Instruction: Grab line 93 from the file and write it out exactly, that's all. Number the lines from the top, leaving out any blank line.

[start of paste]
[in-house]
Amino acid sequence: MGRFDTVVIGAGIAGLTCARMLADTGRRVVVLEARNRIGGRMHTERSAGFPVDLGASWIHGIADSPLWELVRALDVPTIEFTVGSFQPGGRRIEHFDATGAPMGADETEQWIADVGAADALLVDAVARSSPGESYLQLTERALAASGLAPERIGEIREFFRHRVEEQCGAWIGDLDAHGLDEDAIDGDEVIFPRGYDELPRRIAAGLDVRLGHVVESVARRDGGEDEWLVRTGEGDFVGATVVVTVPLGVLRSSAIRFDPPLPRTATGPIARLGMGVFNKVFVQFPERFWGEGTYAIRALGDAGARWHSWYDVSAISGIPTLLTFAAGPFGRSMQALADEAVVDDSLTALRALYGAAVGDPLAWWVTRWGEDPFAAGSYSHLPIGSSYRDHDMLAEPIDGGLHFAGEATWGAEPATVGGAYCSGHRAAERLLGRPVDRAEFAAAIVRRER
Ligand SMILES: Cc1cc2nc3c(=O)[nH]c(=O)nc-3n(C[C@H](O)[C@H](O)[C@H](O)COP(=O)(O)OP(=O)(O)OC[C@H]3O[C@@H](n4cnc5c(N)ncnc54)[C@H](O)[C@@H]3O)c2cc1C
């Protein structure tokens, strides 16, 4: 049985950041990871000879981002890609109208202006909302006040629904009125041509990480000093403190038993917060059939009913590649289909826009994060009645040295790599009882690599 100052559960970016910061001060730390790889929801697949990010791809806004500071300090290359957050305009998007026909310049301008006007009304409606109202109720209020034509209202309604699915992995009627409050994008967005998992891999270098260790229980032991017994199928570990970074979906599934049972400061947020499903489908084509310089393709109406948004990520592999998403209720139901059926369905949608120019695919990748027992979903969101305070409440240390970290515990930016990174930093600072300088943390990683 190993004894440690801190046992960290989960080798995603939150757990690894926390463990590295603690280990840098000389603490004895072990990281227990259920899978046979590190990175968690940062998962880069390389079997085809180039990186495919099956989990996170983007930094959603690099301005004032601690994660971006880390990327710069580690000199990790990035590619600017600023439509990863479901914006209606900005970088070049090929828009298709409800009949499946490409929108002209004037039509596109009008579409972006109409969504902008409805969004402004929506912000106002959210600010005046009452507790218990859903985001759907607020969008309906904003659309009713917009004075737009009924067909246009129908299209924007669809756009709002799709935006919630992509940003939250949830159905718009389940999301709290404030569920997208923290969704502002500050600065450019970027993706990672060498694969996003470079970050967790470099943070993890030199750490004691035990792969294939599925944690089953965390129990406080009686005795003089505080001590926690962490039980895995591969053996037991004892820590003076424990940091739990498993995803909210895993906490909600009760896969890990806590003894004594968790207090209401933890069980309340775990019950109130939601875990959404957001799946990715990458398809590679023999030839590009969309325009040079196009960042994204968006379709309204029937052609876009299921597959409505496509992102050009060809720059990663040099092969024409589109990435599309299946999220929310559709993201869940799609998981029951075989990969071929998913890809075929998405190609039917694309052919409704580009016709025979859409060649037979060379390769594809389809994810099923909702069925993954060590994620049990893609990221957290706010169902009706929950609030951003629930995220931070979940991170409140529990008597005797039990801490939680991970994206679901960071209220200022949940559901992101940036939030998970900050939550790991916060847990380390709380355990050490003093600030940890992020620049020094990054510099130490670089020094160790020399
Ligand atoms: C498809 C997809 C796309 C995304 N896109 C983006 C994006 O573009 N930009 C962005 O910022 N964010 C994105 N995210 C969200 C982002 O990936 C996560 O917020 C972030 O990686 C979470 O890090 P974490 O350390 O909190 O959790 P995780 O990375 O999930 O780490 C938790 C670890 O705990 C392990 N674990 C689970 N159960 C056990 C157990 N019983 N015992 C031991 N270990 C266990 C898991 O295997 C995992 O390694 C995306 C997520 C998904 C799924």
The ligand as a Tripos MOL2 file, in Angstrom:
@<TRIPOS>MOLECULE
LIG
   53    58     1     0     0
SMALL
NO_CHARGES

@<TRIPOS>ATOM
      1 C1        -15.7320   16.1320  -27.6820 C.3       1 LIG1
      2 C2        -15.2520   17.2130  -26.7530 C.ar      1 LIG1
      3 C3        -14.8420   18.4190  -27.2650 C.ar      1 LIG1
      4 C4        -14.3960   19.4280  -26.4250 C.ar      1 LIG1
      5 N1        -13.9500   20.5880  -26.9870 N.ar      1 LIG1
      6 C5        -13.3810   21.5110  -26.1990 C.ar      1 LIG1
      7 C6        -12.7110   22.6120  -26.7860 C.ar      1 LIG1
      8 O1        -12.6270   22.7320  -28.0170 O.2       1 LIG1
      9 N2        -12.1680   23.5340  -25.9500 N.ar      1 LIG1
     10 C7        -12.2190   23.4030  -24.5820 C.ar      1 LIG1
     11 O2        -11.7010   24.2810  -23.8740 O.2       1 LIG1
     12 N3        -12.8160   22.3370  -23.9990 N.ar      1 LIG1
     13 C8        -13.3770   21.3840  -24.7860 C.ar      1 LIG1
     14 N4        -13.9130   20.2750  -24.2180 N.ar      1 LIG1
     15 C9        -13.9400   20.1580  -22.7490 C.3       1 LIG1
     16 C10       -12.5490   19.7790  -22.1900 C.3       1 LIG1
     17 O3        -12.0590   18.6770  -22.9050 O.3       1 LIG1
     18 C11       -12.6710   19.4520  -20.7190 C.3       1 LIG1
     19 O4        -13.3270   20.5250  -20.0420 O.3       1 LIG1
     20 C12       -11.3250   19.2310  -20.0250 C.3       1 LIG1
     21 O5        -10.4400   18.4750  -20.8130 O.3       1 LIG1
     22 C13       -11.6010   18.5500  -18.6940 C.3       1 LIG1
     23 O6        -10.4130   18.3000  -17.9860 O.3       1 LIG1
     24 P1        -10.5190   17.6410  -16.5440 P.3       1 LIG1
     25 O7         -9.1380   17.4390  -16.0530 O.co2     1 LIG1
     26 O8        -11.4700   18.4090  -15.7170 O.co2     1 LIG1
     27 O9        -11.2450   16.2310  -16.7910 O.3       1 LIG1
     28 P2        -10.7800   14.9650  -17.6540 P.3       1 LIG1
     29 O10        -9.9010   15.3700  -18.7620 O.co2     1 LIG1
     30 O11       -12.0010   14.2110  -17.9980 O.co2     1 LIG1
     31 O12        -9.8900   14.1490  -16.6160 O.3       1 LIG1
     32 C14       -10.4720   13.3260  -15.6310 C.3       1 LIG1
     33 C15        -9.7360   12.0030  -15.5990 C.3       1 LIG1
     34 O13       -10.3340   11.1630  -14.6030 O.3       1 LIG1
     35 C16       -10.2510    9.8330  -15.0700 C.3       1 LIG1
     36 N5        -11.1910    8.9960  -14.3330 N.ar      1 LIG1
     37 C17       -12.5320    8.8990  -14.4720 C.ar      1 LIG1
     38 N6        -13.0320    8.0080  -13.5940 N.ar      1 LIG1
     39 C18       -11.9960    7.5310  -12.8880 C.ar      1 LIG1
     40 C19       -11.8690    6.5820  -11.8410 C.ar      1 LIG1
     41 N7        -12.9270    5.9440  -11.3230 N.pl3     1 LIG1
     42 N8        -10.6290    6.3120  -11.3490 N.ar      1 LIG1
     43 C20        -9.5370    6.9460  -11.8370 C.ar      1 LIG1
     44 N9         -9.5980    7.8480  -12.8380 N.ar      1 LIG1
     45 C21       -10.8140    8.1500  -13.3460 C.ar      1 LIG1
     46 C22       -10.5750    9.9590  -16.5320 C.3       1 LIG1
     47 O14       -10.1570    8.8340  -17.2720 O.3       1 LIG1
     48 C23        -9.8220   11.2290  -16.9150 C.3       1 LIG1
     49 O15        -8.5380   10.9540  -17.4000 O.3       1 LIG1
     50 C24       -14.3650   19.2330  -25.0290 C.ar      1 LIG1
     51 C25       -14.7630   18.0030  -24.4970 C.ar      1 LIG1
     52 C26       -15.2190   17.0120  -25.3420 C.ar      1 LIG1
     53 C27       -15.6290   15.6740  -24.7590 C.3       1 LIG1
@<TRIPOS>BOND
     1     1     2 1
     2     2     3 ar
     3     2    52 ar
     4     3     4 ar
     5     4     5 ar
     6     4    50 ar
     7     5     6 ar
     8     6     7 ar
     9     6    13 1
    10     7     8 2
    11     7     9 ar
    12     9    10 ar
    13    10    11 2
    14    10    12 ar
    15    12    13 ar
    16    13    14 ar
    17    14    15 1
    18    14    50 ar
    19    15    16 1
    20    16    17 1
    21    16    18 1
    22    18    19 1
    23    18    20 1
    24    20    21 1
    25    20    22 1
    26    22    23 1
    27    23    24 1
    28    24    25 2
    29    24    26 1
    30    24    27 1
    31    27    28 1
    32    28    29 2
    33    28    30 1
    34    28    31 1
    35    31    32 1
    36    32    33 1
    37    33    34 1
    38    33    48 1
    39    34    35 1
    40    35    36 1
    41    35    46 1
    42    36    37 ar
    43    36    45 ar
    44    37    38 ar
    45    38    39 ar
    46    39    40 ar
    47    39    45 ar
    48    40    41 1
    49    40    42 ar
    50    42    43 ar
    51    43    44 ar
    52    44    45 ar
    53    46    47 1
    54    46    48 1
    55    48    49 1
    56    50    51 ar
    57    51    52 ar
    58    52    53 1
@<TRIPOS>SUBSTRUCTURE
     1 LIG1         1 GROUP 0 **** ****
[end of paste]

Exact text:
    27    23    24 1